There are a number of common types of phases that most people with bipolar disorder experience to one degree or another. The most commonly experienced type of bipolar disorder is one where the individual cycles back and forth between a state of mania (or hypomania, a lesser form of mania) and depression.
During this phase, people have an elevated mood, or “high,” which includes feelings of increased self-esteem and uniqueness. They often overestimate how much they can do and the quality of their ideas. Judgment becomes impaired and patients feel powerful over painful consequences. They feel “bulletproof” and have little regret or concern for their actions. They may have many ideas and lots of energy to carry them out.
The abundance of thoughts may be difficult to follow; such thoughts are called racing thoughts or pressured speech. People in manic episode may feel such an extreme pressure to keep talking that others do not have the opportunity to interrupt them. Manic patients’ minds are working so fast that they come up with rhymes or sing-song phrases, burst out in song or start dancing spontaneously. Their daily behavior can become disorganized or even dangerous to the point that they require hospitalization.
Manic episodes can also have psychotic symptoms present. Psychosis is a state in which a person is unable to tell the difference from reality and unreality. Psychosis symptoms include hallucinations, false beliefs about having special powers or identity (such as superhuman strength or X-ray vision). Psychotic symptoms indicate a severe mood episode that requires immediate medical attention and treatment.
People experiencing mania might begin several activities at once, never doubting that they can complete all of them. They may have so much energy that they operate on two or three hours of sleep each day. All of this energy can exhaust the family, friends and co-workers of a person with bipolar disorder.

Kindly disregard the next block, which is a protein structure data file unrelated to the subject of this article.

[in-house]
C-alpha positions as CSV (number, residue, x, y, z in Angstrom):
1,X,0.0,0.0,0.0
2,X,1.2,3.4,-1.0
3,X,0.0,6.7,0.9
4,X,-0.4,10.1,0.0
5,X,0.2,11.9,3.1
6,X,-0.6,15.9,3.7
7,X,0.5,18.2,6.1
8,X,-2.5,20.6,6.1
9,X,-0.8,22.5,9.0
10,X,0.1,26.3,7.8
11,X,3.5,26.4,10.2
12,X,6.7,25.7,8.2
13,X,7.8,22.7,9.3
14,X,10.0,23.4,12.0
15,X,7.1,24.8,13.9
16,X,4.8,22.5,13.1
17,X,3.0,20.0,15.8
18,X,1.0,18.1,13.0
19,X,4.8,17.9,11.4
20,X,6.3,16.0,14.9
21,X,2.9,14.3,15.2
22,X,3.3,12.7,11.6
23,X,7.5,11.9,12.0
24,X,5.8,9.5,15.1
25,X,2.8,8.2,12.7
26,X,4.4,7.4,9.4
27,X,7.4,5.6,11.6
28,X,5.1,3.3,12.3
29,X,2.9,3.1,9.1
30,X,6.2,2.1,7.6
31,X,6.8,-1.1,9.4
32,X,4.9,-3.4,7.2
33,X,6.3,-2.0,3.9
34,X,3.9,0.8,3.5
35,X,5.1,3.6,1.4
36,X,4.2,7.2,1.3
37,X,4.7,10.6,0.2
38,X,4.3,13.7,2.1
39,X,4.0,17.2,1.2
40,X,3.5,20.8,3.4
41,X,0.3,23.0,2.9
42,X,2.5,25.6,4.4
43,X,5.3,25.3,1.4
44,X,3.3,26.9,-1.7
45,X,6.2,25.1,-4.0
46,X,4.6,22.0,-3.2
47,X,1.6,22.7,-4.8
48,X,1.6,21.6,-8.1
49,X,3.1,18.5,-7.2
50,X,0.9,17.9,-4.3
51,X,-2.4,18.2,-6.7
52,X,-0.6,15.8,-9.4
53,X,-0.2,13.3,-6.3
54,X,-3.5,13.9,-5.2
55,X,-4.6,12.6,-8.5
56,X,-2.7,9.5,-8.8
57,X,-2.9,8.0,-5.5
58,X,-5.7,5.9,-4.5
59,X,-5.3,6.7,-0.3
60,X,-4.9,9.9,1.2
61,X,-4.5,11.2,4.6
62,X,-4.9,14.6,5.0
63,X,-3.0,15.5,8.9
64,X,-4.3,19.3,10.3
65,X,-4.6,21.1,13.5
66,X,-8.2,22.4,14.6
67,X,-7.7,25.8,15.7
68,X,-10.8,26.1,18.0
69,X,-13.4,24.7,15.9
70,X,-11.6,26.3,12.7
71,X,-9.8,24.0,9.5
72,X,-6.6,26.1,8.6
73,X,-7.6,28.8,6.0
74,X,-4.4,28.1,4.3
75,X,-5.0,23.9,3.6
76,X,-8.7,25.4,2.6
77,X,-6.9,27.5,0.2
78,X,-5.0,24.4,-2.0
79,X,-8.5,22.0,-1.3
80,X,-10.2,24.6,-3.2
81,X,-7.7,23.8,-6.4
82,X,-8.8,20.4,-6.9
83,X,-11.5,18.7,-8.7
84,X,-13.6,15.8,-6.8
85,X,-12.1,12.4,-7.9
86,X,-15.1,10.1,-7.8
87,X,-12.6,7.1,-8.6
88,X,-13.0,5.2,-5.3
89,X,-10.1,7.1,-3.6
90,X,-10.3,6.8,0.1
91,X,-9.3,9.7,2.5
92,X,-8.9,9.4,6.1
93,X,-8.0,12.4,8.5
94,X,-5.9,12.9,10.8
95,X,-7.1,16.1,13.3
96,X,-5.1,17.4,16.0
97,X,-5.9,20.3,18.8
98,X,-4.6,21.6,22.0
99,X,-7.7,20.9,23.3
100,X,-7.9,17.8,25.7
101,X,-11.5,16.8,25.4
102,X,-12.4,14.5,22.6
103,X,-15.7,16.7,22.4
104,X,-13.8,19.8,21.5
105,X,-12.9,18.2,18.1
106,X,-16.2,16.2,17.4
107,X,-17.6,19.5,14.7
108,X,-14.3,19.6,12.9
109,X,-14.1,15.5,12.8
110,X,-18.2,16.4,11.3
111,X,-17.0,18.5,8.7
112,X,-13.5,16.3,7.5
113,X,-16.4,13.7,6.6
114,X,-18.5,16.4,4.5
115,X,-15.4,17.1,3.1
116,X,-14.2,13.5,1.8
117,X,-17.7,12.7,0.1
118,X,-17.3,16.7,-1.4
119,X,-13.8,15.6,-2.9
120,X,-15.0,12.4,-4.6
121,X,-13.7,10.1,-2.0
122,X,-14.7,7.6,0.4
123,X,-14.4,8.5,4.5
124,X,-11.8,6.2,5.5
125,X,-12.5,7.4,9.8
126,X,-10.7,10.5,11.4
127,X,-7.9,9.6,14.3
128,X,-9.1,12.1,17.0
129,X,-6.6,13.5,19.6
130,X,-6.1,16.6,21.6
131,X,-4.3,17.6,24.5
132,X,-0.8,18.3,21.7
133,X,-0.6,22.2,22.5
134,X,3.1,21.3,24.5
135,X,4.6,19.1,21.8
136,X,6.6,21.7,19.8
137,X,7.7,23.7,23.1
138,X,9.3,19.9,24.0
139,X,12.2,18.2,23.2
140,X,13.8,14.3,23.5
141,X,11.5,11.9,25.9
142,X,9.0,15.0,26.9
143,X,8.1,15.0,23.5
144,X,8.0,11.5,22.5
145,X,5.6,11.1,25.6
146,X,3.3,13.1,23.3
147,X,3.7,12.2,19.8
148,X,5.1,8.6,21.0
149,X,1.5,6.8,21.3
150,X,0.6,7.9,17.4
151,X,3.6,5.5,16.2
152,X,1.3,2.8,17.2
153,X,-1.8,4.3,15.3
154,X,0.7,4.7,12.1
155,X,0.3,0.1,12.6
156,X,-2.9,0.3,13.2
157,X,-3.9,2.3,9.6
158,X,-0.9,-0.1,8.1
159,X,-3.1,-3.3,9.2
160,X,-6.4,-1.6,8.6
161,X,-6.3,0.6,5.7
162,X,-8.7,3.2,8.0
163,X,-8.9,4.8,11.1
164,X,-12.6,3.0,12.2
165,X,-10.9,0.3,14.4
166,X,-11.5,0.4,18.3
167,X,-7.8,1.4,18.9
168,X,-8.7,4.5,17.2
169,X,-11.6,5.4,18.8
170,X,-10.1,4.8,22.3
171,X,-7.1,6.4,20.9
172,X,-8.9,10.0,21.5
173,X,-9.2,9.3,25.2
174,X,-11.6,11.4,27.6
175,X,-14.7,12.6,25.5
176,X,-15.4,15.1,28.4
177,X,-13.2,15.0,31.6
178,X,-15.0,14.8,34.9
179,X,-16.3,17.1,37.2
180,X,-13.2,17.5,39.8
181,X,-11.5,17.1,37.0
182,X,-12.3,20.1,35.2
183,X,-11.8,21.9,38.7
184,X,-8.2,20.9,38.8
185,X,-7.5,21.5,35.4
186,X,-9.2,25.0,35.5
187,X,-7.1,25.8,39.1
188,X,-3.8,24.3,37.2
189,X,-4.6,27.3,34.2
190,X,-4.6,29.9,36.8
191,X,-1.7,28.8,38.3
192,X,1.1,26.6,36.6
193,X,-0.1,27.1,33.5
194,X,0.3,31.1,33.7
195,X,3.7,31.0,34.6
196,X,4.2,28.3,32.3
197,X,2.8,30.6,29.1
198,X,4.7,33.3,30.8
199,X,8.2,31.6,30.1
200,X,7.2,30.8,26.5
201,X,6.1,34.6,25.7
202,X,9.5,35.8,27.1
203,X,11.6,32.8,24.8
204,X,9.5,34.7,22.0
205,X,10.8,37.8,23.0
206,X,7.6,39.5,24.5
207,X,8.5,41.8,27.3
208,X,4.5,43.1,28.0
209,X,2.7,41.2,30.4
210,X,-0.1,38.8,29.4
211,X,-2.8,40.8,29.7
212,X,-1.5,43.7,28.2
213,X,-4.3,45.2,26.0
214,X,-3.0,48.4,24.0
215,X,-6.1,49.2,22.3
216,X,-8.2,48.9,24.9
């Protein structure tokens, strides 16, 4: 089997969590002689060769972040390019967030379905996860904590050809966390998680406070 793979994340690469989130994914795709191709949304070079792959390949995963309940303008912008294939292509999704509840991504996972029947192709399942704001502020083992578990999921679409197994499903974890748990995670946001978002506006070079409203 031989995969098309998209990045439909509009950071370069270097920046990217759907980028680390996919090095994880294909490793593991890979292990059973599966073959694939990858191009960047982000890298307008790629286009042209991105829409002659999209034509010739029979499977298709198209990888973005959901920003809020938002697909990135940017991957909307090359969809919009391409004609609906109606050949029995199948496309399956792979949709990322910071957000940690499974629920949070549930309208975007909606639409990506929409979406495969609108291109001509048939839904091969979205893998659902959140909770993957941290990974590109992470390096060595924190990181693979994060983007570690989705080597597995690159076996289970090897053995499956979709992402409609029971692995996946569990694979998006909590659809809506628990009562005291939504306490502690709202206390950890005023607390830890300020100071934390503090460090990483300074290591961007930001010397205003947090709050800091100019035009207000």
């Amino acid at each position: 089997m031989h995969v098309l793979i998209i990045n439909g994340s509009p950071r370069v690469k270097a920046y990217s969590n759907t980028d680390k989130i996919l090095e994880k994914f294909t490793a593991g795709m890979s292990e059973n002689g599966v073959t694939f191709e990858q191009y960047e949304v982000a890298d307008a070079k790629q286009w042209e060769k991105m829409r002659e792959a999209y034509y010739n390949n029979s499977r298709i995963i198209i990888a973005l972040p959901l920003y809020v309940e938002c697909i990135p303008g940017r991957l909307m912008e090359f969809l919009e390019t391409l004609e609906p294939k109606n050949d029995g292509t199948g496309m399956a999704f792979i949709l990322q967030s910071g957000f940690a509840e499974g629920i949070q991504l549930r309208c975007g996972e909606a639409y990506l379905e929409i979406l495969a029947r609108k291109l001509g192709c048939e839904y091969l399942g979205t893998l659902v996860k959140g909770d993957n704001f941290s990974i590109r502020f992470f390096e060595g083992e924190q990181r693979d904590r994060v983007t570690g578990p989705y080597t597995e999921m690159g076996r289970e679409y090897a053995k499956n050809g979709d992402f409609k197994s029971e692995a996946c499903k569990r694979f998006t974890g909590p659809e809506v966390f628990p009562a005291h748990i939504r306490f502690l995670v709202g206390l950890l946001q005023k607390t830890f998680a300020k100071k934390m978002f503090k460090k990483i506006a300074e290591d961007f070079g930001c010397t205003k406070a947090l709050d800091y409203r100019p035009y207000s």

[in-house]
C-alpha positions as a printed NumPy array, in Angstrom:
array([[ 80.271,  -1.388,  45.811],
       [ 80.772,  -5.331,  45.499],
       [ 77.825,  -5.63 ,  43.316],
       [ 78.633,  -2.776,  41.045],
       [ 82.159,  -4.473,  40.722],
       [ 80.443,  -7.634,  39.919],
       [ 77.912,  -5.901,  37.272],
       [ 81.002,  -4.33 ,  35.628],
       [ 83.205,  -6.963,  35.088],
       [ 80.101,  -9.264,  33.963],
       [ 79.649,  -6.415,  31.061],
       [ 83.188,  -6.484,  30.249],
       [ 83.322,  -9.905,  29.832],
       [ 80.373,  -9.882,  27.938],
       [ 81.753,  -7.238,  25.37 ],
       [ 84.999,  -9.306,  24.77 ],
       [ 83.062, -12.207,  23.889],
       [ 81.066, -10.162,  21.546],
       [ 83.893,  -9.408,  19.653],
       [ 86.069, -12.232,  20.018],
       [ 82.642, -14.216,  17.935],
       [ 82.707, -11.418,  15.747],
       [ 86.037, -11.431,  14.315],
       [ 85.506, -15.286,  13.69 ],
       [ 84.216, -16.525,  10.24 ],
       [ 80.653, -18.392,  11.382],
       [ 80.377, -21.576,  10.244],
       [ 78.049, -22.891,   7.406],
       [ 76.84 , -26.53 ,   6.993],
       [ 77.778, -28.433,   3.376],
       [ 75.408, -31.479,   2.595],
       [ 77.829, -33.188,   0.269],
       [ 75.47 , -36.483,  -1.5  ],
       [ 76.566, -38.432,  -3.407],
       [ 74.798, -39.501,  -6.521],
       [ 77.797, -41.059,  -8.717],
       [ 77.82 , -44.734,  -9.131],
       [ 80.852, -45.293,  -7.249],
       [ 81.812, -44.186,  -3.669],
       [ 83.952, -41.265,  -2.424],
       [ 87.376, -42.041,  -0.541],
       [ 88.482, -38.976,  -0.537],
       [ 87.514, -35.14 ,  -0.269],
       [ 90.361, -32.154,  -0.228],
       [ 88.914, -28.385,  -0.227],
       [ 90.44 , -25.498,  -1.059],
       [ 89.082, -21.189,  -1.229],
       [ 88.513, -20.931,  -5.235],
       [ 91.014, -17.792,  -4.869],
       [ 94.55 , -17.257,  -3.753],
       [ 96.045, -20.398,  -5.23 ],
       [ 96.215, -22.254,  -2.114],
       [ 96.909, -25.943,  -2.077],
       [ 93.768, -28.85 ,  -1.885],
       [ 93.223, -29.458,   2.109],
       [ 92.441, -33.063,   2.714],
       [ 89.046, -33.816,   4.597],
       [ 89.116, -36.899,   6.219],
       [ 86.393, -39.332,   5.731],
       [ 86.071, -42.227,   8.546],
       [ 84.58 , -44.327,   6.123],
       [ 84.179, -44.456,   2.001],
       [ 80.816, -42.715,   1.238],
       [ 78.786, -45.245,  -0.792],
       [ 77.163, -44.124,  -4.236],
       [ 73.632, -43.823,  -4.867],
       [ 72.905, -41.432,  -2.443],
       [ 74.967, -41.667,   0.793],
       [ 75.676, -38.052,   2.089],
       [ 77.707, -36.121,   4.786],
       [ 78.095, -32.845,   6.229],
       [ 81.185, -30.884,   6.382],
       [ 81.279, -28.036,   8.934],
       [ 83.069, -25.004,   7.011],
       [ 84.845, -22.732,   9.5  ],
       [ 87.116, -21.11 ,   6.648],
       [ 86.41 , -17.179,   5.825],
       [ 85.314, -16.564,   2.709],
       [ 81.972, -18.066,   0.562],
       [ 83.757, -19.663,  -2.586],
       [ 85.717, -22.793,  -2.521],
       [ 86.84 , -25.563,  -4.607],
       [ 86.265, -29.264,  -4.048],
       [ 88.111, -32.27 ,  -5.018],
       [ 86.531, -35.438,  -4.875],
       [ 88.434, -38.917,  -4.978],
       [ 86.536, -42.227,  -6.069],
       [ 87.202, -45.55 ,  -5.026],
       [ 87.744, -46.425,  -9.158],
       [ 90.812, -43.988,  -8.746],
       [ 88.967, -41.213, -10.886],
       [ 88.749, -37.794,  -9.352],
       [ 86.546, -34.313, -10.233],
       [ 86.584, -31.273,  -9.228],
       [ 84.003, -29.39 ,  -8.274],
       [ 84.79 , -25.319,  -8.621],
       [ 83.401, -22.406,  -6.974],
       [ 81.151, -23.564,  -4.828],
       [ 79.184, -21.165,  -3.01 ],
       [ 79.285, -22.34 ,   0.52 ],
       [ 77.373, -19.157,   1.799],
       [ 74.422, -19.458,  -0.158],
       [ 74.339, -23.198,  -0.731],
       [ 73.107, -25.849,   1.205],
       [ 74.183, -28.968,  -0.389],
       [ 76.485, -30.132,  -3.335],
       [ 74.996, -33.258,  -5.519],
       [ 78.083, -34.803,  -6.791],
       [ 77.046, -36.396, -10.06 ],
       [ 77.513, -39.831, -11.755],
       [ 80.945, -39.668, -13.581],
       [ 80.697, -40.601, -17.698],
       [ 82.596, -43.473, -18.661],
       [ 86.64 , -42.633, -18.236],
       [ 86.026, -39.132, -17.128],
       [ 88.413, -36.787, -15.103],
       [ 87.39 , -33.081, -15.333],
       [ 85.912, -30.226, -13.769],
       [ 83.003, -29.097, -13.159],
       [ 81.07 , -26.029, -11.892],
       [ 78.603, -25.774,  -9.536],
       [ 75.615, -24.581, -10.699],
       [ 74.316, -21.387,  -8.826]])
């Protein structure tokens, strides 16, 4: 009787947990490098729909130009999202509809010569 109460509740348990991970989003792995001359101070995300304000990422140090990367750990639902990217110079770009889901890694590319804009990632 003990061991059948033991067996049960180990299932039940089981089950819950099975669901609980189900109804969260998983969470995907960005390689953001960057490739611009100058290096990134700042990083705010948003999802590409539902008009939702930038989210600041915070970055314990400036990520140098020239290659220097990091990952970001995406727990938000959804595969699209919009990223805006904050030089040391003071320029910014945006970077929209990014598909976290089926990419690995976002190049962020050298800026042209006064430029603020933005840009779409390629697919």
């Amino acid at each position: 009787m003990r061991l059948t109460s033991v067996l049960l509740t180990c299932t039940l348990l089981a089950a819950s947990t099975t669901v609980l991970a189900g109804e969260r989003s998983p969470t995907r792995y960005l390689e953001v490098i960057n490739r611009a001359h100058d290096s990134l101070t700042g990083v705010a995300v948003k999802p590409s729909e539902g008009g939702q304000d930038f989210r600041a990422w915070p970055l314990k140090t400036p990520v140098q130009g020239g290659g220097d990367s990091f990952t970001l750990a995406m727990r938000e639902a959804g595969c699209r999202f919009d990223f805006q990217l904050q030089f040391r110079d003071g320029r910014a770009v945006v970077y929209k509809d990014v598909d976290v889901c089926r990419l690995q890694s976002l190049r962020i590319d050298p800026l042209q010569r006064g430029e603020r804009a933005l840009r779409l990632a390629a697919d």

During this phase, people with bipolar disorder may stay in bed all day, often feeling that they cannot get going. They may feel that their thoughts move slowly, and they take little pleasure in any activity. Bipolar patients in a depressed phase often feel as if they are worthless and as if their life is meaningless. They may begin to overeat and, given their low activity level, gain weight. They may speak or think of suicide, making emergency care crucial for their safety. Just as in a manic episode, psychotic symptoms may also occur during severe depressive episodes.
This is a mood episode during which the symptoms of depression and mania are experienced at the same time. This can lead to irritability, hostility and physical aggression. Patients often are hospitalized for their safety and the safety of those around them. They may need a longer hospital stay or a combination of more than one medication to get well.
This term describes the overall course of the illness over a period of 12 months. A patient with rapid cycling bipolar disorder has four or more manic, hypomanic, depressive or mixed episodes in a 12-month period. Rapid cycling bipolar disorder is difficult to treat and often is less responsive to medication. Treatment usually requires a combination of medications. This condition is more common in women, especially women who have a problem with the thyroid gland, which can involve a hormonal imbalance that mimics mania or depression. An estimated 15 to 20 percent of bipolar patients will develop rapid cycling.
This term describes mood disorders that seem to be triggered by a particular season of the year. For example, someone who tends to become depressed during the late fall and winter and then returns to a regular mood during the spring and summer has a seasonal pattern of depression. In bipolar disorder, a seasonal-pattern patient would tend to have manic or hypomanic episodes during a specific season of the year. During the other seasons, their mood would tend to be normal neither manic nor depressed. The fall/winter depression pattern is more common than the spring/summer pattern. Suicide is far more common in March, April and May, probably due to changes in light.
Martin, B. (2006). Phases and Symptoms of Bipolar Disorder. Psych Central. Retrieved on December 19, 2014, from http://psychcentral.com/lib/phases-and-symptoms-of-bipolar-disorder/00060
Last reviewed: By John M. Grohol, Psy.D. on 30 Jan 2013
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